Saturday, February 17, 2018

Ulnar Deficiency Follow Up

Hand surgery is a great subspecialty.  I am able to interact and treat many patients and I am rewarded in seeing my patients get better.  However, there is a downside which is that I rarely follow patients long term.  Typically, I am able to see them, provide treatment (whether that be therapy, injection, or surgery) and watch them improve.  And then, typically, I only see them back if another issue arises.

The wonderful aspect of treating kids with birth anomalies is the fact that I am able to follow these children over many years.  We often follow kids through the end of their skeletal growth (i.e., through skeletal maturity).  I am able to develop relationships with the children and their families, understand the real impact of the birth anomaly on the patient, and help families adjust and adapt as needed over the years.

Many years ago, I posted on a child with ulnar deficiency with excellent function: Original Post.  She recently returned and let me know how excited she was to see herself on the blog.  I wanted to update her status with new pictures and x- rays from an 8 year old visit.   She has ulnar deficiency and continues to do well.  This was a routine follow up and there are no major issues.  She functions at a high level.  The elbow is positioned in some flexion, the finger motion is satisfactory and her outstanding shoulder motion helps to compensate for her ulnar deficiency.  This was another gratifying long term follow up visit with a patient who is doing great with ulnar deficiency.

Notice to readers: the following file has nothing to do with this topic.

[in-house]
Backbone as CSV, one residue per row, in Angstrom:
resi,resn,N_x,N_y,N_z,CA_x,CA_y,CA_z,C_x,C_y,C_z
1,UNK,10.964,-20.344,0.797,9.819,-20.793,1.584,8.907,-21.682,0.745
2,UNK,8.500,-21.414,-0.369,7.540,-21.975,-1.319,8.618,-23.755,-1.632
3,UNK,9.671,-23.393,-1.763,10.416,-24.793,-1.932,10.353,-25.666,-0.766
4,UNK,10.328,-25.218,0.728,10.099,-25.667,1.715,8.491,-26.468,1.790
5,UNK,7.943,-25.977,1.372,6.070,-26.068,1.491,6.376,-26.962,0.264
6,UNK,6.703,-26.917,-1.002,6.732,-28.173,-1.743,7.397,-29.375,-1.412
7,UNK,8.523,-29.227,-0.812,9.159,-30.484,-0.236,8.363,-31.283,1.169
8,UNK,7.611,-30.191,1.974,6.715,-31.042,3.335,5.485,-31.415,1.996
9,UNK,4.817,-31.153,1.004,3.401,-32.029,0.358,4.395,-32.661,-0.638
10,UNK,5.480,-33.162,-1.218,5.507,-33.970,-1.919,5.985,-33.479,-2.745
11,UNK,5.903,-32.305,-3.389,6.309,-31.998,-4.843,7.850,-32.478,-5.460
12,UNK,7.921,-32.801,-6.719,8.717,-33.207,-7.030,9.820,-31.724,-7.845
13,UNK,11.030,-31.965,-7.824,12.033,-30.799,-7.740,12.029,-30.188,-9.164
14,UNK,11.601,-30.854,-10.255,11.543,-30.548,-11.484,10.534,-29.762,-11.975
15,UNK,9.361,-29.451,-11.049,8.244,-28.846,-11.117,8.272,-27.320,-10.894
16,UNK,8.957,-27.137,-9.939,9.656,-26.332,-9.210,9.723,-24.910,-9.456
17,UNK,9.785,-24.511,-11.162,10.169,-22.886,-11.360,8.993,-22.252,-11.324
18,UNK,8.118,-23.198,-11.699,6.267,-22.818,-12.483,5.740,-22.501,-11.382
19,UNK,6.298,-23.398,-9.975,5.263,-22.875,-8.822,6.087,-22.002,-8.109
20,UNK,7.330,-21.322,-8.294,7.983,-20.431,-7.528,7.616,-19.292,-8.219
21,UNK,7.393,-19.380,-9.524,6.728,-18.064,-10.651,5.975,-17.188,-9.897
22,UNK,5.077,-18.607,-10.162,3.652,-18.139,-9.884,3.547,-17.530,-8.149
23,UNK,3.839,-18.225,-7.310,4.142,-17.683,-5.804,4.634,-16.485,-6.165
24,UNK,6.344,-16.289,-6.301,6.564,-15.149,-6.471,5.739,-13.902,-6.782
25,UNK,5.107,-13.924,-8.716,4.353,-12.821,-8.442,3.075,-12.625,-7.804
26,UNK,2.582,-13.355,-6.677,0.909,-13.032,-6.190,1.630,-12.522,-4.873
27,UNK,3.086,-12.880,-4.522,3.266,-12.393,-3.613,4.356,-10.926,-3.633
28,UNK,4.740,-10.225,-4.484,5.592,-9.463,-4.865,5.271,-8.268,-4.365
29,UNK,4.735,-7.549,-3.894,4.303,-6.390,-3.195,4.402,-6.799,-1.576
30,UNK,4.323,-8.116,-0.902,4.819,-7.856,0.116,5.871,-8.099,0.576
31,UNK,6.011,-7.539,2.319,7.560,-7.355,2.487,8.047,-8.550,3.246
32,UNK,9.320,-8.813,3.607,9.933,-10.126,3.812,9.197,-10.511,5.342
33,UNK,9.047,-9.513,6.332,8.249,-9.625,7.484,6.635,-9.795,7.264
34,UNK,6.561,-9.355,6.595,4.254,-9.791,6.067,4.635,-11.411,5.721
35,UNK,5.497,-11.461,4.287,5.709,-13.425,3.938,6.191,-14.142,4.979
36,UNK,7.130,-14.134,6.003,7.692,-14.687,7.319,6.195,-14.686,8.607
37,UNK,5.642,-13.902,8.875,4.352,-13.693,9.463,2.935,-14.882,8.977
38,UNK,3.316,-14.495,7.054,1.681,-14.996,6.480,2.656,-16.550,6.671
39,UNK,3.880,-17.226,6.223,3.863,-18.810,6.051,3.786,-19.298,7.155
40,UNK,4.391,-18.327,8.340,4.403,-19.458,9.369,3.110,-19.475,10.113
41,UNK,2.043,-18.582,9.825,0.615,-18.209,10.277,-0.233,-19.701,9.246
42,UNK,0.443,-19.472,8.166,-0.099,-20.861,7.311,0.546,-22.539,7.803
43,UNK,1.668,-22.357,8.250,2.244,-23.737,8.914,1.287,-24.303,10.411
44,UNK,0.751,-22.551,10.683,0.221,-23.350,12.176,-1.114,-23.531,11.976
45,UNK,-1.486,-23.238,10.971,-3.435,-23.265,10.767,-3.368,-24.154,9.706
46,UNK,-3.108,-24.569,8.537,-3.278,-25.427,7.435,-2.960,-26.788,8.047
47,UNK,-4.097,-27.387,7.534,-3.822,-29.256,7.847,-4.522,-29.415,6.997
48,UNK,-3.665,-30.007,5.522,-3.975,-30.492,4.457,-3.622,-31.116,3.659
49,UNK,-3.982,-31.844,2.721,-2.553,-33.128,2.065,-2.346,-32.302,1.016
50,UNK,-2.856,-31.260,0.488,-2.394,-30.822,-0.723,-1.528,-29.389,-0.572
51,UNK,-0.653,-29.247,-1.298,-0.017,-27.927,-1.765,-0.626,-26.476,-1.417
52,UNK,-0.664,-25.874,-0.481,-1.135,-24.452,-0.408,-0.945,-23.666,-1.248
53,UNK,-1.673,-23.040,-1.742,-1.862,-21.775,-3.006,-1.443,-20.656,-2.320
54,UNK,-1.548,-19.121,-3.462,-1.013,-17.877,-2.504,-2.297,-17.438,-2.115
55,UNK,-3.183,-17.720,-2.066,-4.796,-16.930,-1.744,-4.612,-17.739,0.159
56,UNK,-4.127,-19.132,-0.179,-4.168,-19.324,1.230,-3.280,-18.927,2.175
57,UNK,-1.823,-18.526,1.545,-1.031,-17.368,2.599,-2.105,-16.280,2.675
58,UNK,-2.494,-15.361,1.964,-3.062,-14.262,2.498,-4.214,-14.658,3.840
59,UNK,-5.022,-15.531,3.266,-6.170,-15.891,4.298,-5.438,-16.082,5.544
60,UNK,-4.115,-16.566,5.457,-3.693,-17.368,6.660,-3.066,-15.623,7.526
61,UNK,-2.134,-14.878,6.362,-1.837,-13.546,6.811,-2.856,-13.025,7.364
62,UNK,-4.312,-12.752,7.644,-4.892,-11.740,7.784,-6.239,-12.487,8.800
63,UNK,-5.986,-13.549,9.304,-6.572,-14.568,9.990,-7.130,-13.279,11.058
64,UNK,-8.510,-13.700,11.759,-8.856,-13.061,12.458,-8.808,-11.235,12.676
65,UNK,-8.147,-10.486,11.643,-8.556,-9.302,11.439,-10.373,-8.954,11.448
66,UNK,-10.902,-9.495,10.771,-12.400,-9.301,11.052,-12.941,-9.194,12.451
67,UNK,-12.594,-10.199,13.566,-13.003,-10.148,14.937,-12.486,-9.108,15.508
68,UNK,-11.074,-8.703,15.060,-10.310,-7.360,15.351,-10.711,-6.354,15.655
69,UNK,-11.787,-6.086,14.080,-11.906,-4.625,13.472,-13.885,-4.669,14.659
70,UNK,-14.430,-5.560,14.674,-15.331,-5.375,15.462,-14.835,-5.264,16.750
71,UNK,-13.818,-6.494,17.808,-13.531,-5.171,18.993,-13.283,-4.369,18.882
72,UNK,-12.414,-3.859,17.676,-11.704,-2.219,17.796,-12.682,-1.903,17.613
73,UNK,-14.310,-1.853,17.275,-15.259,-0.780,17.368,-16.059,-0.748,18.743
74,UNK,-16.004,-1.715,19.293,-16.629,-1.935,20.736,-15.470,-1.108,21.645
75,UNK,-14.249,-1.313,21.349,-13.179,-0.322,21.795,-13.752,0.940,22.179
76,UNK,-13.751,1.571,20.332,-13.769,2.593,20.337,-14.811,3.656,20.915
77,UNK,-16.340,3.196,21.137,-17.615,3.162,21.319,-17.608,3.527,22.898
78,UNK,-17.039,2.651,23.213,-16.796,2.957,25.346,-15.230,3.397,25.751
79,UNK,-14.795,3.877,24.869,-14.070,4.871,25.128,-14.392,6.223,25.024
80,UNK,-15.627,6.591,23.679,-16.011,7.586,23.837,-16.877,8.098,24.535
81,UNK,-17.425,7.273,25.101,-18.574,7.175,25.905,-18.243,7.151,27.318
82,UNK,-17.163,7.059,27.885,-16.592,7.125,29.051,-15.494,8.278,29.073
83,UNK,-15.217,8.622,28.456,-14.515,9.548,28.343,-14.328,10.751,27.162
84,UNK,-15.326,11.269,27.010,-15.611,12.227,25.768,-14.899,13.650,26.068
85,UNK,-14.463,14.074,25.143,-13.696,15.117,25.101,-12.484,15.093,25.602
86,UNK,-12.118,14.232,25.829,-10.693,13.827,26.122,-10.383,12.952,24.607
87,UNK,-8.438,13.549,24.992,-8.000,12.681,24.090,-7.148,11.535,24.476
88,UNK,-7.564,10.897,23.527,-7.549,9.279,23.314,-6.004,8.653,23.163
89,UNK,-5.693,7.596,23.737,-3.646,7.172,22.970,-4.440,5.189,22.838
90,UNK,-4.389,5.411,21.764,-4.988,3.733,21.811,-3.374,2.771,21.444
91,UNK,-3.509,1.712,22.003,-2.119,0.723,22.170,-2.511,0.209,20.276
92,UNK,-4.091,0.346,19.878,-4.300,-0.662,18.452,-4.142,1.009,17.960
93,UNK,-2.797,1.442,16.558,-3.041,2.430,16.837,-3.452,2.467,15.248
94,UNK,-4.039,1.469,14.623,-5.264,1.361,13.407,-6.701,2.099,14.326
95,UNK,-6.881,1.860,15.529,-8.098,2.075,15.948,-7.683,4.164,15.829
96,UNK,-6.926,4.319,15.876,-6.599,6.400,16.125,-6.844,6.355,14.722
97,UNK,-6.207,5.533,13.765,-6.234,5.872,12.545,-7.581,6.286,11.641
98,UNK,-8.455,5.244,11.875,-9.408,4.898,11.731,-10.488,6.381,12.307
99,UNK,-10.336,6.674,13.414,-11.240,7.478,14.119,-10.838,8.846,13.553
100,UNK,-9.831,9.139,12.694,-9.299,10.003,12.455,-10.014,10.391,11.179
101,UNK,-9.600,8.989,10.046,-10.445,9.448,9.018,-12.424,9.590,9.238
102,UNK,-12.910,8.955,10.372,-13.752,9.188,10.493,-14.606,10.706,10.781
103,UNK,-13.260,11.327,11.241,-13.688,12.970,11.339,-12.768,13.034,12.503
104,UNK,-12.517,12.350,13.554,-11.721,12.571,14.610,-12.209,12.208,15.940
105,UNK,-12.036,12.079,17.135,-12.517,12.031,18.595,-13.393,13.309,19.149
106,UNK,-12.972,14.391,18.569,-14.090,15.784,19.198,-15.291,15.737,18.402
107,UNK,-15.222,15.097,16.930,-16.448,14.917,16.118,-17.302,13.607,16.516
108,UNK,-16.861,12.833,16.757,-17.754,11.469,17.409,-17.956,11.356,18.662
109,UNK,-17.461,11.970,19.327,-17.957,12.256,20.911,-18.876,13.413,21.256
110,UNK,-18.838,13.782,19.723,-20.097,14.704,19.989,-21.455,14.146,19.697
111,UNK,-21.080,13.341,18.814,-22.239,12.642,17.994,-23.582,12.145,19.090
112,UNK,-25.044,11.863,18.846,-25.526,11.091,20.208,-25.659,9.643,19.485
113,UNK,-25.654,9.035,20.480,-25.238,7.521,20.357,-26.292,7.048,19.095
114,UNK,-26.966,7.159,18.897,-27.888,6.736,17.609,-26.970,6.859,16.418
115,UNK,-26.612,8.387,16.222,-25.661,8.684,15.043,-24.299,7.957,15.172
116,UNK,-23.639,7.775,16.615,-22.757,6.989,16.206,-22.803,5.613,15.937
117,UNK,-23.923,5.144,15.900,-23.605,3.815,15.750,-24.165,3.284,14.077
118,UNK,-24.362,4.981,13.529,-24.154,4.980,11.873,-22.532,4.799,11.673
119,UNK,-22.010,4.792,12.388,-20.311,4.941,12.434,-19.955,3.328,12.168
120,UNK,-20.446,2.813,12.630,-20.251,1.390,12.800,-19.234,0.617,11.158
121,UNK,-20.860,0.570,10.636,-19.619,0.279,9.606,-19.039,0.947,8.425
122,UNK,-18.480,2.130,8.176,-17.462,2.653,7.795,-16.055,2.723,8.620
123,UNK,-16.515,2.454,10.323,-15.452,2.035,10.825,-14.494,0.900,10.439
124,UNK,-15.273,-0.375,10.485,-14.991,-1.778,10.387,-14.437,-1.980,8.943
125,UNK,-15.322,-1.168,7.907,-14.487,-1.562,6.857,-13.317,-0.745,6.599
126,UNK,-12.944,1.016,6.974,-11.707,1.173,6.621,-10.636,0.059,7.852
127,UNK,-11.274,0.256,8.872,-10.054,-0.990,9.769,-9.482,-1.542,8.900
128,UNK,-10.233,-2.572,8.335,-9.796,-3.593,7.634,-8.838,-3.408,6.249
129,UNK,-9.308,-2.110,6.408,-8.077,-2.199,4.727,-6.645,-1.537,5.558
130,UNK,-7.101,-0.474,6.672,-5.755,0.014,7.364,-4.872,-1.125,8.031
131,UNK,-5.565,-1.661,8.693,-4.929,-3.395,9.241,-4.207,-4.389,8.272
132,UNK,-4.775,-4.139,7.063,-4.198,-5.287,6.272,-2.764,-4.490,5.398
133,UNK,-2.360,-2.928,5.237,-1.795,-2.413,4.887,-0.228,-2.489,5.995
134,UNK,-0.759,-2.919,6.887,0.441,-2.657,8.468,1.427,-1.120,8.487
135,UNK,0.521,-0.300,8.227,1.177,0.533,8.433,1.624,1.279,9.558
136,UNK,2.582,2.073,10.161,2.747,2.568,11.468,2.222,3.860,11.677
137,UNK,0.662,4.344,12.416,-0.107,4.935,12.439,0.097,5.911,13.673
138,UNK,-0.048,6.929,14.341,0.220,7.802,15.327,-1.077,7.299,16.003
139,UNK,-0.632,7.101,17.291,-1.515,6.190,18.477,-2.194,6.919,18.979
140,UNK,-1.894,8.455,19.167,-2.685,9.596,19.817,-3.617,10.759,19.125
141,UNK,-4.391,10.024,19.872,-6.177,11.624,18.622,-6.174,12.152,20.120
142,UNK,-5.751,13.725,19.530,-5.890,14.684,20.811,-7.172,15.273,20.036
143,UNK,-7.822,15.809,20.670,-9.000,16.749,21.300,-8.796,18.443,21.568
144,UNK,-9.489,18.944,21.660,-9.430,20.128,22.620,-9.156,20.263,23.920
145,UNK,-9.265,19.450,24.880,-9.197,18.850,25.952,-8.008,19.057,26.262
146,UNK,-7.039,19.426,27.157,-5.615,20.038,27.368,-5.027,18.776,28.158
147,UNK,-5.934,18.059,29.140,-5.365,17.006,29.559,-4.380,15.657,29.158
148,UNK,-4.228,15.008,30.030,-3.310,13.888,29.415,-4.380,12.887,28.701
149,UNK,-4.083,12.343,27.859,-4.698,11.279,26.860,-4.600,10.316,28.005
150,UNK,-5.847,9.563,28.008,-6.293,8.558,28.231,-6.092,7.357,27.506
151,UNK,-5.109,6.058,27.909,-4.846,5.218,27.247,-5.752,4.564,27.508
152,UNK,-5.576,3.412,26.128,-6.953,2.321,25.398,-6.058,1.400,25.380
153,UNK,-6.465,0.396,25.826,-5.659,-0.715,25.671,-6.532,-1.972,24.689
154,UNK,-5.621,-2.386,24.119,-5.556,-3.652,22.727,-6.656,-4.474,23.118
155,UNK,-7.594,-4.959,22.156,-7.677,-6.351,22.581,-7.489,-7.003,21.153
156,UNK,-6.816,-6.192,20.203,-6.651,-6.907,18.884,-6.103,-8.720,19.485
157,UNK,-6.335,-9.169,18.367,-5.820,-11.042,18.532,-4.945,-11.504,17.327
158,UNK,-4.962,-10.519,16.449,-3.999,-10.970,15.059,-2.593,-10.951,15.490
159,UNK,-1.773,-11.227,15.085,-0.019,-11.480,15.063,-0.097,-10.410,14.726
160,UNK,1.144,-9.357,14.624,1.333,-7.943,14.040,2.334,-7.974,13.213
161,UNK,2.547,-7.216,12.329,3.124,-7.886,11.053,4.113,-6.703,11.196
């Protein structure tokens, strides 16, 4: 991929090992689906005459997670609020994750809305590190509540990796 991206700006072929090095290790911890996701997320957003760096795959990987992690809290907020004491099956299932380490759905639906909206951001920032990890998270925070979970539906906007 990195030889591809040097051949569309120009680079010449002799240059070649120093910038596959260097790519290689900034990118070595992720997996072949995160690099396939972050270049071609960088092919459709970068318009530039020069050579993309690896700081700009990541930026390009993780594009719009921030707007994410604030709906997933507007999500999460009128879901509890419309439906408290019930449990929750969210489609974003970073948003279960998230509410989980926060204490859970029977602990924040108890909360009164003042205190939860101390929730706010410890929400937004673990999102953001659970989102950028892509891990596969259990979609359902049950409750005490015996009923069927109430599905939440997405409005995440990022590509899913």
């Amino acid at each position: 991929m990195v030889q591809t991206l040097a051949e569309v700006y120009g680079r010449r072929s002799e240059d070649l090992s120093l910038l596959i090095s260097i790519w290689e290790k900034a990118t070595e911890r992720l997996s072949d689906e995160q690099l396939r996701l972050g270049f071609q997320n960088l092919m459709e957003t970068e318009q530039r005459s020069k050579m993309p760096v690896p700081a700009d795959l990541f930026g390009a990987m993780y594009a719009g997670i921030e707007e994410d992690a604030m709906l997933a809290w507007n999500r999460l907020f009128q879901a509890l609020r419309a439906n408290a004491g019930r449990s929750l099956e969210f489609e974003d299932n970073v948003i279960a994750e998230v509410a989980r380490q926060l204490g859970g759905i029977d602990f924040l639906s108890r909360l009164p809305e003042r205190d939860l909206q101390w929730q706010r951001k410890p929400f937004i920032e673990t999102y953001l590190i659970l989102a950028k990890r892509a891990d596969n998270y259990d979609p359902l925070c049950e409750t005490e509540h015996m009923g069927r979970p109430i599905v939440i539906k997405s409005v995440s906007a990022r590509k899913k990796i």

8 year old with left ulnar deficiency and high function.

8 year old with left ulnar deficiency and high function.  She has outstanding shoulder motion.

8 year old with left ulnar deficiency and high function.  She has outstanding shoulder internal rotation motion.

8 year old with left ulnar deficiency and high function.  She can easily get her hand to her mouth but with notable shoulder motion help.

Type 2 Ulnar Deficiency and fusion of the radius to the humerus.

Type 2 Ulnar Deficiency and fusion of the radius to the humerus.
 Charles A. Goldfarb, MD
My Bio at Washington University
congenitalhand@wudosis.wustl.edu